The reforms in Orissa, if at all it has failed in one area, it is in the area of communication, educating the common man and in creating an awareness among them, as too many who were enjoying the profligacy of the State till recently and have been affected adversely are up against the reforms.
In case you need to get authentic feedback from consumers, you could arrange for a survey, as was done in Delhi and Pondicherry.
Orissa is the first state to adopt the Electricity Reforms. Considering the status of the Electricity sector in the entire country and its utility to the common man, it was indeed a bold step to be a pioneer; an area which has been made inefficient and financially unattractive due to various actions of the past. Introduction of the reforms process cannot on its own ensure its success, unless it is supported and understood by all concerned, especially by the Government.
It is a fact that the Orissa Electricity Regulatory Commission (OERC) was formed under the OER Act to restore the health of the electricity sector in the state. The Regulatory Commission has been envisaged to balance the interests of the supply and distribution companies on the one hand while taking care of the interests of genuine consumers by ensuring quality power supply with commensurate tariff. The Commission cannot perform miracles unless the State Government supports it in an appropriate manner. It is a moot point that the State Government which was giving a subsidy of Rs. 250 crores till 1996 has totally withdrawn that after the reform process started. It is no surprise then that the distribution companies which have to survive on their own funds, find it extremely difficult to make both ends meet with the existing tariff. The LT consumption which directly contribute to T&D losses has increased to a level of 70 % from about 45 % in the last one decade, thereby making their job of minimising the T&D losses with the existing machinery all the more difficult. This trend is not likely to reverse in the foreseeable future as the industrial growth in the state is far from enthusing. In this unenviable scenario for the distribution companies the State Government's indifference is only helping to exacerbate the situation.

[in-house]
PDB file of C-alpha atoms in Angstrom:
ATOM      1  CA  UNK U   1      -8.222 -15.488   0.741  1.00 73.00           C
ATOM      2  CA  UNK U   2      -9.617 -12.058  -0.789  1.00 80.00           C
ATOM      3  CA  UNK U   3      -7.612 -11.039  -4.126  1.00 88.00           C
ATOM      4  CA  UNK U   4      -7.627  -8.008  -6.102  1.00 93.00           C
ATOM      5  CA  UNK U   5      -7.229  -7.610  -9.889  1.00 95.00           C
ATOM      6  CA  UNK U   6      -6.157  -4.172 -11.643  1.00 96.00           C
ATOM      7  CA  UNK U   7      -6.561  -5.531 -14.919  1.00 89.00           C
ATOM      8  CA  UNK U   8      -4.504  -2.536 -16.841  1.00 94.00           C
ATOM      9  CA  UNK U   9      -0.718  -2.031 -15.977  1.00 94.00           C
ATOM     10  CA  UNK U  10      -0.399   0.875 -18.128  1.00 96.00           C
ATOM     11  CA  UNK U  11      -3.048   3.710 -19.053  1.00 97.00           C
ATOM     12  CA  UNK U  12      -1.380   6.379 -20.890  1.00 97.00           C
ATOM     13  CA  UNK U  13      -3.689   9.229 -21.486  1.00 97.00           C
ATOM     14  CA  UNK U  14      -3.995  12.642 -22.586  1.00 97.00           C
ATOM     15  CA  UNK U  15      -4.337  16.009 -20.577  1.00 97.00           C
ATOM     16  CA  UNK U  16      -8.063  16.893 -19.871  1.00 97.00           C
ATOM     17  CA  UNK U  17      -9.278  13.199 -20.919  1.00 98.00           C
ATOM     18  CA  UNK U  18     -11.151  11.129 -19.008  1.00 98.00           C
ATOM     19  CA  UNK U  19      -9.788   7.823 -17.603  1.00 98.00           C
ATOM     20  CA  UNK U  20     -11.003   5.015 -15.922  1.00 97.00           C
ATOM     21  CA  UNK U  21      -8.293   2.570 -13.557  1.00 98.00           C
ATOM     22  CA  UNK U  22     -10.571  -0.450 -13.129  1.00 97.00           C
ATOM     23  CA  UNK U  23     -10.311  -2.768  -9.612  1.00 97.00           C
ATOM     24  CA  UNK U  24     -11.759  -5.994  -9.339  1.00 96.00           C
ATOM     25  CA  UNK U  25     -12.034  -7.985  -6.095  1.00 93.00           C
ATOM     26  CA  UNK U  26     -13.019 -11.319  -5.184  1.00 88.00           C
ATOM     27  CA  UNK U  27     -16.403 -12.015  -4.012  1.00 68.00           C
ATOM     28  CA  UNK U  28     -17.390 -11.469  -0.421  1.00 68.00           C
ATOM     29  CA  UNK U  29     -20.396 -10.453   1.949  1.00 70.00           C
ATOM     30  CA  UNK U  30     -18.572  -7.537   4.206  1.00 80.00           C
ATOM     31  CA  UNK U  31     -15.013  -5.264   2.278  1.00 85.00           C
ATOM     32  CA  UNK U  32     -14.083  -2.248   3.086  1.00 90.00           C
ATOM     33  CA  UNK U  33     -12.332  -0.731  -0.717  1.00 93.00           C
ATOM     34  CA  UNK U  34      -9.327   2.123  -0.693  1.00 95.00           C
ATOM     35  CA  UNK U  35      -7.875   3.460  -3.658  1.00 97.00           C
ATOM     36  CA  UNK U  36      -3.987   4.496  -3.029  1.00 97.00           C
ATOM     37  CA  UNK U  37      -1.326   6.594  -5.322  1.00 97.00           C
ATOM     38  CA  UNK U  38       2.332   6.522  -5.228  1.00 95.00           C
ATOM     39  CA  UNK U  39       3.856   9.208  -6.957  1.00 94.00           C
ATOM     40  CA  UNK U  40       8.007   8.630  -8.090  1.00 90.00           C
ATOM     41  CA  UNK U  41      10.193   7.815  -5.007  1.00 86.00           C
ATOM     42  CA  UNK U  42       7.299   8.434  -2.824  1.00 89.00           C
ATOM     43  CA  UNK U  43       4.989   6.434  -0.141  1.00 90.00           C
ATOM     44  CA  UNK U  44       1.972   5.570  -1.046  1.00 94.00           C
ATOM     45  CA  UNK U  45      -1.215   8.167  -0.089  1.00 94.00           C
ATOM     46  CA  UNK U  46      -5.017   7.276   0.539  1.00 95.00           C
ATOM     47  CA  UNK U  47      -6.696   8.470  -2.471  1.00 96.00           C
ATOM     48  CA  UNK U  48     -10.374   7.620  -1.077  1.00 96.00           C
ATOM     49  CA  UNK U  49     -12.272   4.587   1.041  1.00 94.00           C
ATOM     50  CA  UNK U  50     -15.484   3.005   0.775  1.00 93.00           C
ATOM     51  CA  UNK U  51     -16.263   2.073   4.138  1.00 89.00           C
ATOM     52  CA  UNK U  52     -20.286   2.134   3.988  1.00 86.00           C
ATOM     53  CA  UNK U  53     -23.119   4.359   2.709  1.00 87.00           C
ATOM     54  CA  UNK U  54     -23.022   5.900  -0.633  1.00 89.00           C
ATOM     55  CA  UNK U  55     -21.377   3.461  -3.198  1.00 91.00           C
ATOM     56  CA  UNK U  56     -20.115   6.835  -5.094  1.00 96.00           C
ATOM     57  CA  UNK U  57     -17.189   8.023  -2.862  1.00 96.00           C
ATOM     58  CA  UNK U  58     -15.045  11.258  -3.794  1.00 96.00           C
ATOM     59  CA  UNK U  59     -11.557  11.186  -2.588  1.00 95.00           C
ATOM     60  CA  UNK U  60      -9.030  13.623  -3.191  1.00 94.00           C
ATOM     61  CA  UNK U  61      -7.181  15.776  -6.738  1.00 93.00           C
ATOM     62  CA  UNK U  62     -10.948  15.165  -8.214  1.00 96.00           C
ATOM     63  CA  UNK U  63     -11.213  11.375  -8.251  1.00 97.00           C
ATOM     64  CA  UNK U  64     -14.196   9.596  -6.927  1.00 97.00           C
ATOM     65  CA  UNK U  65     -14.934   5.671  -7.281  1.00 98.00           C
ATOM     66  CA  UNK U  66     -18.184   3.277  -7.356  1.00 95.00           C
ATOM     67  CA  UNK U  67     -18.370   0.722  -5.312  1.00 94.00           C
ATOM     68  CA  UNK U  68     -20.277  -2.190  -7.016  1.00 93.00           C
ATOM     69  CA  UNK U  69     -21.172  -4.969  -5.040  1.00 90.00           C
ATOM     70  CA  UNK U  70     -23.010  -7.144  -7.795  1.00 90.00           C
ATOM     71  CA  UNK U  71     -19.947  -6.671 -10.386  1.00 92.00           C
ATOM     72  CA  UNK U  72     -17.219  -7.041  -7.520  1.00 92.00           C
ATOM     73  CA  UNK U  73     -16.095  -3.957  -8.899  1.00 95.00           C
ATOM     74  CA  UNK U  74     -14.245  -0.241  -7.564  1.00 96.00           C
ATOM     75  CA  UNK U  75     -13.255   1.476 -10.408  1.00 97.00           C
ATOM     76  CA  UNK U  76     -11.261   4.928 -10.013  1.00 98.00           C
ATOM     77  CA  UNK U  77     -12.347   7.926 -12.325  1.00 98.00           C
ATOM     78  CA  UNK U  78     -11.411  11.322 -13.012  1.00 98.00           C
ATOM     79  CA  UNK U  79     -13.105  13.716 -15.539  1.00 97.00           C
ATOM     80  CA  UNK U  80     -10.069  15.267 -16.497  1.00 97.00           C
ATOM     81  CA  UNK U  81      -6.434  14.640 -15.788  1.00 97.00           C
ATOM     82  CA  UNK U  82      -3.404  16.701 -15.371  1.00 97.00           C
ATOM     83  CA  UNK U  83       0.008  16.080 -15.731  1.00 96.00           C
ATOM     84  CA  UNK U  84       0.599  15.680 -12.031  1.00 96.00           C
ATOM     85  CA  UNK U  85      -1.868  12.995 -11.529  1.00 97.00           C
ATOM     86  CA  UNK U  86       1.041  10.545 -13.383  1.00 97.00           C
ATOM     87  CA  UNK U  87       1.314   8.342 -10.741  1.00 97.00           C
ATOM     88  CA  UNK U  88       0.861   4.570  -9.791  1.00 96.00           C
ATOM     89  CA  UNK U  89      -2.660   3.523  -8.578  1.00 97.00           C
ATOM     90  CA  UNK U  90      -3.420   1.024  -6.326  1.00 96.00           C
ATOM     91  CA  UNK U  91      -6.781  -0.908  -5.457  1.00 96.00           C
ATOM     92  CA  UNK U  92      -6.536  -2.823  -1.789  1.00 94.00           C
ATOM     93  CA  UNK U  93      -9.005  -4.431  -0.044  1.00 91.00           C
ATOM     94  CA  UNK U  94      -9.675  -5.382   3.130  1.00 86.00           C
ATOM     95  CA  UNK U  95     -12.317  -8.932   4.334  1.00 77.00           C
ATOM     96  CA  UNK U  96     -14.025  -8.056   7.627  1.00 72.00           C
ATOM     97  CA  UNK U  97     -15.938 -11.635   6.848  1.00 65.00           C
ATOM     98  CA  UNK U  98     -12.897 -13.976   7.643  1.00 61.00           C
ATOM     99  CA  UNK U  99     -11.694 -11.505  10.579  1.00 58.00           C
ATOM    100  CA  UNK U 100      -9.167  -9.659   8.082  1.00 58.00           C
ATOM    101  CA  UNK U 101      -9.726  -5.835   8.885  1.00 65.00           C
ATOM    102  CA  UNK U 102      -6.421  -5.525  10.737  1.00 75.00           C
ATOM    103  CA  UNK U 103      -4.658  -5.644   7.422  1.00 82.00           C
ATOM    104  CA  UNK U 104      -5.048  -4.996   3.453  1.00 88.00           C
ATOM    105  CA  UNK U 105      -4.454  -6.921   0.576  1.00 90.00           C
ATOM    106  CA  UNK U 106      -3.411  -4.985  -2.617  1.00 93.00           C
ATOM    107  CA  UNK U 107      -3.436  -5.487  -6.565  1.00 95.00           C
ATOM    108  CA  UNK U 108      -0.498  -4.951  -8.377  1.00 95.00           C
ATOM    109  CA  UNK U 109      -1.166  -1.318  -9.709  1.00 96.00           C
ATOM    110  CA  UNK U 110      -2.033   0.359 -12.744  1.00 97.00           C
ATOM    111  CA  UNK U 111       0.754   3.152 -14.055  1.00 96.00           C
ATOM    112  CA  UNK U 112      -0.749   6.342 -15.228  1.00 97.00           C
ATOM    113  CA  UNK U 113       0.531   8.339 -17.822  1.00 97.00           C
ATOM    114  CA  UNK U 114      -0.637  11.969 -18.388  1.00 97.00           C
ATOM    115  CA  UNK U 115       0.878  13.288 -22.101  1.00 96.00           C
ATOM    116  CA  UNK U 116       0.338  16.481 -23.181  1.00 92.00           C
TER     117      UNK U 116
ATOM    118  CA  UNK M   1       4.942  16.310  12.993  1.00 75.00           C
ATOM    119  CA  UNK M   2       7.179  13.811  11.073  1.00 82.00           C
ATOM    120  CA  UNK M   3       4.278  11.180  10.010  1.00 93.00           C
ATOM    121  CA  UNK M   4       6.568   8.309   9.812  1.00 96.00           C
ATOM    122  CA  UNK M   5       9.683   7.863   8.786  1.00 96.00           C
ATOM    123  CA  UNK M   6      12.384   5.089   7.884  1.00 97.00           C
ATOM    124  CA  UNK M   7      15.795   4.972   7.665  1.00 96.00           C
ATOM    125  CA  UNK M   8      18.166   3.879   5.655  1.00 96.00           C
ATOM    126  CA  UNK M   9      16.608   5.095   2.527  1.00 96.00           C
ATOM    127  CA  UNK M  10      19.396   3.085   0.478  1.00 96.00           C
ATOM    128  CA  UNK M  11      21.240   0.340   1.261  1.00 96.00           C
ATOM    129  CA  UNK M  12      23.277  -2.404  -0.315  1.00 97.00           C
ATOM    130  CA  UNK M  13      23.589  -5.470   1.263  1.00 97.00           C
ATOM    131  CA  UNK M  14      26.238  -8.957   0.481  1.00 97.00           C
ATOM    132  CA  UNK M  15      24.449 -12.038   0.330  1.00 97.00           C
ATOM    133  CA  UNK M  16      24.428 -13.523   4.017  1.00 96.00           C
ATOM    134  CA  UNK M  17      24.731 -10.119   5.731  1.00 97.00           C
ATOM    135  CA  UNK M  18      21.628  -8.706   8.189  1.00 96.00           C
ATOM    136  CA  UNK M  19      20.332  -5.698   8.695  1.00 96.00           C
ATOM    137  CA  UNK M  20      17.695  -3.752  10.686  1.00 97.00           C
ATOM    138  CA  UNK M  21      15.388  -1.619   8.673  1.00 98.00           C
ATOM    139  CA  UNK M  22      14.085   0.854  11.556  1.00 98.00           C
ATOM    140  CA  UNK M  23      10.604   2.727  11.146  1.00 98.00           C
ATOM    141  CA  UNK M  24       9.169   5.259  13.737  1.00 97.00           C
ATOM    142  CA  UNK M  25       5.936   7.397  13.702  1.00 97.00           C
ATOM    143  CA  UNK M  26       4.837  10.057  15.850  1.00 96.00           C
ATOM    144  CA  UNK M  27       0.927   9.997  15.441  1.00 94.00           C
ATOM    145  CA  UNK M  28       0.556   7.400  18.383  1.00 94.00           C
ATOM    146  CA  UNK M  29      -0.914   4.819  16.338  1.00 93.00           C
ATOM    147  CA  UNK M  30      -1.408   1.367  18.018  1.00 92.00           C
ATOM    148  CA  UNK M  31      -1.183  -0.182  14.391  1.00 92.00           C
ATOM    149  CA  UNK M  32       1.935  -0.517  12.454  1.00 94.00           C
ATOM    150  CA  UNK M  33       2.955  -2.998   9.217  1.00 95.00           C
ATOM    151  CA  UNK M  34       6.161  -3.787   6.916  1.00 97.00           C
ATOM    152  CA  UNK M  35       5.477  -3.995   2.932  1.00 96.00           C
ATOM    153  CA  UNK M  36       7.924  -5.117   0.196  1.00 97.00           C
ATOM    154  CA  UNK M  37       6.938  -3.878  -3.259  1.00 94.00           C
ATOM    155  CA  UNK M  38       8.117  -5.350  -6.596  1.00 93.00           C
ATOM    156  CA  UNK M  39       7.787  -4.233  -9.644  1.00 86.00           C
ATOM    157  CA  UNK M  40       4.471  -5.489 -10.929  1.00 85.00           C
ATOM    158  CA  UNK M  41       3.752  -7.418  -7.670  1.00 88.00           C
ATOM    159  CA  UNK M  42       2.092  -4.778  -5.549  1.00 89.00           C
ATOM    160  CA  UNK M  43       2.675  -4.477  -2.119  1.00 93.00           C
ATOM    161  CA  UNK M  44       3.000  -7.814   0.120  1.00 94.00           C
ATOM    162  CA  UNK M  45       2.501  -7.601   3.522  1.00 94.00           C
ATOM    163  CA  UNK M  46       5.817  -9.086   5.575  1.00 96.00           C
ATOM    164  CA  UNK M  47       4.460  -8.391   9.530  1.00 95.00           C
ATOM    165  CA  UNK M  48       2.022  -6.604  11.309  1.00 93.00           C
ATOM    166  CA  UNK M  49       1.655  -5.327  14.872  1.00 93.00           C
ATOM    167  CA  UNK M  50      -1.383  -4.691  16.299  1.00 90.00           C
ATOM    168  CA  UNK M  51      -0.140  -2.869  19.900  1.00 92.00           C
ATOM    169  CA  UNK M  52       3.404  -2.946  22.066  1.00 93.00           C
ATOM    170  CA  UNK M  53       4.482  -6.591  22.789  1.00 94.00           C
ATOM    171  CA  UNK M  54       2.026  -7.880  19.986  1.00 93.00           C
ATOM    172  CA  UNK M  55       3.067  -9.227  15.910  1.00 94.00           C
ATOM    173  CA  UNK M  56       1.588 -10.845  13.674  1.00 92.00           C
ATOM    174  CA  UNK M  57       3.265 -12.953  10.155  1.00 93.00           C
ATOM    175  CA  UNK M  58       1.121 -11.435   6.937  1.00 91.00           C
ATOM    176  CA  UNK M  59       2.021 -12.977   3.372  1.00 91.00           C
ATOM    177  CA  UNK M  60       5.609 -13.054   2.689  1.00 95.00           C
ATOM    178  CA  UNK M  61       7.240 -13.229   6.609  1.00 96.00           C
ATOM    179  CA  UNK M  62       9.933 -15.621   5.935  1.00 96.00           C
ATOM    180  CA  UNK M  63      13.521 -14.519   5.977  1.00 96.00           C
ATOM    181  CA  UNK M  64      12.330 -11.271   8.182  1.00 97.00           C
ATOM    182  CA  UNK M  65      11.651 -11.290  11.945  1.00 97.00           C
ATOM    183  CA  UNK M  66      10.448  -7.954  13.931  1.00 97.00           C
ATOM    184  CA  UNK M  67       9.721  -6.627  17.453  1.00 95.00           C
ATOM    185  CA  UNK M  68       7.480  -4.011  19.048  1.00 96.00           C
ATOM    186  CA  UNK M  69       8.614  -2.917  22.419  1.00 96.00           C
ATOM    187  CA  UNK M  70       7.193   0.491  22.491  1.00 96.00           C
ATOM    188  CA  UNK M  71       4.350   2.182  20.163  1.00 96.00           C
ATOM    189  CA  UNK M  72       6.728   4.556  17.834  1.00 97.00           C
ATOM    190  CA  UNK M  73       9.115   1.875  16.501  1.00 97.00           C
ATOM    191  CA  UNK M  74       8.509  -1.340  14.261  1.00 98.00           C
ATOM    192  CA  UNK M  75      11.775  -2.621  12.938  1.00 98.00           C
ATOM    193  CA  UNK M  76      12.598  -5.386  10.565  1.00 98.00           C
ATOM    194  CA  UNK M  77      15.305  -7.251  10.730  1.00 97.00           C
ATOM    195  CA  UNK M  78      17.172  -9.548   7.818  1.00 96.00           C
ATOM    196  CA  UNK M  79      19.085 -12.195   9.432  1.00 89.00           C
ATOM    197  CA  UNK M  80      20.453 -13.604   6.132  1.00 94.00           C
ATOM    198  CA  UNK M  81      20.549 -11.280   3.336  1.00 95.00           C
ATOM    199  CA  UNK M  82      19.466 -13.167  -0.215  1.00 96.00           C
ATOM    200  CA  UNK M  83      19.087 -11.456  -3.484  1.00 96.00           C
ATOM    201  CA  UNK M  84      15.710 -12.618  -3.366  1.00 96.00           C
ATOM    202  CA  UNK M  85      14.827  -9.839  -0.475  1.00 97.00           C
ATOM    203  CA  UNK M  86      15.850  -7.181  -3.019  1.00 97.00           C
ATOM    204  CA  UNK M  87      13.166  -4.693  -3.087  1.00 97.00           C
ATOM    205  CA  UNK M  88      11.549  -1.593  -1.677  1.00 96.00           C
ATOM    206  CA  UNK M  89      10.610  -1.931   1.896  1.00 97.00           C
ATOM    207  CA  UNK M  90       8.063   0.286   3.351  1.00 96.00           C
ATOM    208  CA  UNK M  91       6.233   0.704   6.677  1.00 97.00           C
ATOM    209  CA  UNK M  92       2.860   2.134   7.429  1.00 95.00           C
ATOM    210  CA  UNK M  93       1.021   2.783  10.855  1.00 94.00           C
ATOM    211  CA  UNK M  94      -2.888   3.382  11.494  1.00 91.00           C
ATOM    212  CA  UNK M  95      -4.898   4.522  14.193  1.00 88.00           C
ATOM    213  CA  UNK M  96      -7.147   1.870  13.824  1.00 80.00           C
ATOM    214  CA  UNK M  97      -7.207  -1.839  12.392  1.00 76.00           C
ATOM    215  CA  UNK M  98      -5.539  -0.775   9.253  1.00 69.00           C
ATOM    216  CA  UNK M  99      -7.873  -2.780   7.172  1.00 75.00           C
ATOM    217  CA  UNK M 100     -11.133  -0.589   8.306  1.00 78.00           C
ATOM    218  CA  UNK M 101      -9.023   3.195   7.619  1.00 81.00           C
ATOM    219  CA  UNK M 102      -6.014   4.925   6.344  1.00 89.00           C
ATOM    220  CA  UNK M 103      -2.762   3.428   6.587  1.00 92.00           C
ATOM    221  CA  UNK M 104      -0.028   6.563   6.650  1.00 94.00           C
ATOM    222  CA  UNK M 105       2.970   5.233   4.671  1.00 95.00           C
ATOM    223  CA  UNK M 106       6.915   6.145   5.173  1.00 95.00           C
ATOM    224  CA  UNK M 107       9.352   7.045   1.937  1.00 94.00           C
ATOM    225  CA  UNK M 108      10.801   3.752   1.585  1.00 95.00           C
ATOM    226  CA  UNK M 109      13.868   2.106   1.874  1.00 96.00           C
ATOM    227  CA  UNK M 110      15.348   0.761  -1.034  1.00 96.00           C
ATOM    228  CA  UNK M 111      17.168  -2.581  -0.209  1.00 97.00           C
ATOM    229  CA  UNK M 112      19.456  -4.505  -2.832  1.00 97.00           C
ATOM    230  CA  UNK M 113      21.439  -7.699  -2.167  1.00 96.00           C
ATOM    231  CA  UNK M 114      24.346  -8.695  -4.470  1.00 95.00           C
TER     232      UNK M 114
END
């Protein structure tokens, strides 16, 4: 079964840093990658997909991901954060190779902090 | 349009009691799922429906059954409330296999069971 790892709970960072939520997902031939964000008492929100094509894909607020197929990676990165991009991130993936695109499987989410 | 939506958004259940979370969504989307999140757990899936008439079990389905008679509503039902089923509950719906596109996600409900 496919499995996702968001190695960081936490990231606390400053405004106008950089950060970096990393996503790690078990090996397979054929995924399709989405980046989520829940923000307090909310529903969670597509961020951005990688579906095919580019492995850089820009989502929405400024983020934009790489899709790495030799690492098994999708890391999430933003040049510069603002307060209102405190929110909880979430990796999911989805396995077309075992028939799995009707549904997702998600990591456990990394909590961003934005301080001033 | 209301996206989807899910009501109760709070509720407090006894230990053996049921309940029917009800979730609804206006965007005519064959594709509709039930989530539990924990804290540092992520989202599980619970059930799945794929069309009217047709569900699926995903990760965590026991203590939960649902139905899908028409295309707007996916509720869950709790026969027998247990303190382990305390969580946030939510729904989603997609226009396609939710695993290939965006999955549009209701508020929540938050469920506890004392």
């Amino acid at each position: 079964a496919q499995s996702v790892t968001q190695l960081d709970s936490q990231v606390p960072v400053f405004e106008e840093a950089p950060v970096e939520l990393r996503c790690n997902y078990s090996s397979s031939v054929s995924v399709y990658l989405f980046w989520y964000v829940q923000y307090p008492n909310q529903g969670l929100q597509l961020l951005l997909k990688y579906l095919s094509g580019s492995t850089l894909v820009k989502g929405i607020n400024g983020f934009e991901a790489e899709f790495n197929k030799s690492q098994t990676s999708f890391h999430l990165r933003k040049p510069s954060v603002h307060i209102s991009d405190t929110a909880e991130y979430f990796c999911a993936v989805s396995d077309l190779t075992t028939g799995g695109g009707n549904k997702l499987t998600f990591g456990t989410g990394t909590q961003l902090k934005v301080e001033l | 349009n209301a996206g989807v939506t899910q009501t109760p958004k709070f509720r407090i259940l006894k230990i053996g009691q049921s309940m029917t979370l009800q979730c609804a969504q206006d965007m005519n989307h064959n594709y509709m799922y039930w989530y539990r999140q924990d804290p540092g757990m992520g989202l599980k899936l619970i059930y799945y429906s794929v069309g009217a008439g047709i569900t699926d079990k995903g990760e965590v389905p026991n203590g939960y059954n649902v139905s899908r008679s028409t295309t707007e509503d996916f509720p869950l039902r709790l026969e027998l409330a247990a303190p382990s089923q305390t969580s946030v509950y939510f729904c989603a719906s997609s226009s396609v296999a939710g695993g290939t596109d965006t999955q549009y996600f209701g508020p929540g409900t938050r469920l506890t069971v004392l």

During last Commission Advisory Committee meeting held on 28th March, 2001 at Bhubaneswar, Sri N.C.Dash, MD, Southco was pleading vehemently for the intervention of the Commission so that they may get the money sanctioned and released by the World Bank and the RBI through the State Government. It was stated that the Gridco, undertaking for the bulk supply of electricity, has been enhancing the sub-station capacities irrespective of area load growth from the funds that are being made available by the World Bank. Whereas the distribution companies, namely, Southco, Nesco and Wesco were not receiving the funds required for ensuring availability of balancing facilities for distribution of electricity of proper quality to the retail consumers. In fact the reimbursement due for works done in respect of 1500 villages, amounting to around Rs. 34 crore, is yet to be released by the Government, thereby preventing them from taking up further upgrading work.
The State Government, we are sure may not be aware of the counterproductive
activities engaged in by its own machinery. It is time that such activities
are discouraged and those who are trying to do their part for the success
of the reform process are given a helping hand.